The most famous customer to date is Mario Batali, the celebrity chef, writer and restaurateur. “He called on the phone and ordered pickled herring from us for a while,” Rowe said, shaking her head in disbelief.
“We began carrying craft beer in 1998 when the store opened and microbrews were still in their infancy. Back then, we carried Bert Grant’s beers, the earliest microbrew master in the country,” he said.
Today, Marina Market’s always-changing beer inventory hovers at 1,100 varieties, including a new trio from Poulsbo’s Sound Brewery called Mortal Kombat X, based on the popular video game. Jonathon is active in a group of regional beer geeks — distributors, friends and members of the West Sound Brewers Club who spawned most of the local Kitsap breweries. He’s taken Cicerone classes — the sommelier of beer — to keep Andrea and the staff informed about details that beer aficionados want to know when making a purchase, including aroma, body and intensity of the brew.
Occasionally, the store hosts beer tastings, charging a nominal fee to sample beers and ciders with paired food. Past tastings have included rabbit and veal prepared by local restaurants Sogno di Vino and the former Mor Mor Bistro.
The couple’s son, Ari, was only 6 months old when his parents opened the market on the pier. He’s grown up in the business and today runs the Marina Market’s shipping department, handling orders and deliveries of everything from Belgian butter to preserved lemons from Morocco. About 25 percent of the store’s business is generated from its online store, with most of the deliveries going to Seattle and out of state.
In addition to tourists, boaters and store fans living outside Poulsbo, the store has always been the downtown grocery shop for local residents and shopkeepers, who drop by for a carton of milk or to chat with Rowe. She currently serves as president of the Downtown Poulsbo Merchants Association and also served for six years on the board of Poulsbo’s Fishline Foodbank, where she did a stint as president.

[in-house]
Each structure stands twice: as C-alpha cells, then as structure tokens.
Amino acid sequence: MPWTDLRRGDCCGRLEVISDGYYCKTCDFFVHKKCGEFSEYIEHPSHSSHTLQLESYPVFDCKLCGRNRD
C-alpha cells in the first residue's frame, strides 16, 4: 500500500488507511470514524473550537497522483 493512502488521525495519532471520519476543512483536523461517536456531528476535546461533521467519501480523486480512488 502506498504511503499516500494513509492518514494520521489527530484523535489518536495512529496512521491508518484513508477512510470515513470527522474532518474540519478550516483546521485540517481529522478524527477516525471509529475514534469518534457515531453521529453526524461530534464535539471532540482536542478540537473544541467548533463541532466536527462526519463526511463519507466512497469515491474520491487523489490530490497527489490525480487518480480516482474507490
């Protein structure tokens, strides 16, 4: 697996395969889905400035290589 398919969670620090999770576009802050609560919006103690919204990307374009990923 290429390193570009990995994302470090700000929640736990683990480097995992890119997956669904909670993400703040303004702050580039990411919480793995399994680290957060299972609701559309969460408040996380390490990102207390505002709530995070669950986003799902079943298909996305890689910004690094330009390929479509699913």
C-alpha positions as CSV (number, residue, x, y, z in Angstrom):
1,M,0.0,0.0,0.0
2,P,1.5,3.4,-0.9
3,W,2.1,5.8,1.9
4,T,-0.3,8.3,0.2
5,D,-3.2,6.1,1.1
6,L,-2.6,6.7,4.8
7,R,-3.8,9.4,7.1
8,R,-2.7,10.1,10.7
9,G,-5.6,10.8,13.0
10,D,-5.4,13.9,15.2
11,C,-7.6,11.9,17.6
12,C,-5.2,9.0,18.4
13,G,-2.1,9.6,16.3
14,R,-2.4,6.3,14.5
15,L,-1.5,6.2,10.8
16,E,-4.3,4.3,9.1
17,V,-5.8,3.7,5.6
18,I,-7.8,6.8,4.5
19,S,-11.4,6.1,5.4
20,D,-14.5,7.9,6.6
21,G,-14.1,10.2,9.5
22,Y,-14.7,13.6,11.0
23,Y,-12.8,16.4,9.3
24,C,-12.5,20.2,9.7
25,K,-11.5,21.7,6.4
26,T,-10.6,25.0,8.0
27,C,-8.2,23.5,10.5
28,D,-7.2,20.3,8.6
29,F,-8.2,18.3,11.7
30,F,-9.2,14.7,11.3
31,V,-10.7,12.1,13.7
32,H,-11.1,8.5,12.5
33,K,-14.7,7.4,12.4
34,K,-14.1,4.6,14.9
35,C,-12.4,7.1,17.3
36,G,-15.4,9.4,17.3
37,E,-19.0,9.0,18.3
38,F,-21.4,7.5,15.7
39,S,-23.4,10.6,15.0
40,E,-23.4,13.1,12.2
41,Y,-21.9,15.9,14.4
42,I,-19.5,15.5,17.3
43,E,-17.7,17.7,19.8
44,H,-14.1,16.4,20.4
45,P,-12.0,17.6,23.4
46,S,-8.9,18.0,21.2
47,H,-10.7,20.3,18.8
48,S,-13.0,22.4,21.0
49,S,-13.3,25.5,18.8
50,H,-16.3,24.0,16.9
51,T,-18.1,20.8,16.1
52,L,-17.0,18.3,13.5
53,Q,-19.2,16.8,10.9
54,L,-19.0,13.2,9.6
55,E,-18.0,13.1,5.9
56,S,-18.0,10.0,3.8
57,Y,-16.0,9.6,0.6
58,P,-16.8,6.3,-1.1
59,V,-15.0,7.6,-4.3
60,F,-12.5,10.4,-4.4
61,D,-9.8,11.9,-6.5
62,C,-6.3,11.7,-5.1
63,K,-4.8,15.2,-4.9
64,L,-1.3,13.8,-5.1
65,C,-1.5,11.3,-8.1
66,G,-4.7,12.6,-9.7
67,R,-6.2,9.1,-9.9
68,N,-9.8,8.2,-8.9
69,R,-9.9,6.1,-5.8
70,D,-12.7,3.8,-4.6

And about that Licorice Shrine, the inspiration for the store’s Twitter handle, email address and Got Licorice blog? The store has always informally called its growing inventory of licorice a shrine. It carries over 550 types including salted, sweet, extremely hot, soft, hard, red, black, crunchy, fruity and salty international varieties.
The licorice shelves are a United Nations of tiny flags, with customers coming from all over the world just to buy some. And it’s not just the candy they stock. The market carries licorice-flavored syrup, pasta and shampoo as well.
Four years ago, Zoe Hyra, a valued employee, licorice expert and fan favorite at the store, decided the shrine needed to be brought to life. She crafted a monument atop the licorice shelves that greets everyone who walks through the door.
To pay homage to the Licorice Shrine, you can visit the Marina Market webpage and place an order from its vast inventory of groceries, beers, licorices and chocolates. You can check out its Facebook page with announcements about new products and the popular beer tastings. Or you can do what most fans do — wander into the store, give the monument its proper due and then get lost among the shelves of eclectic products and tiny international flags.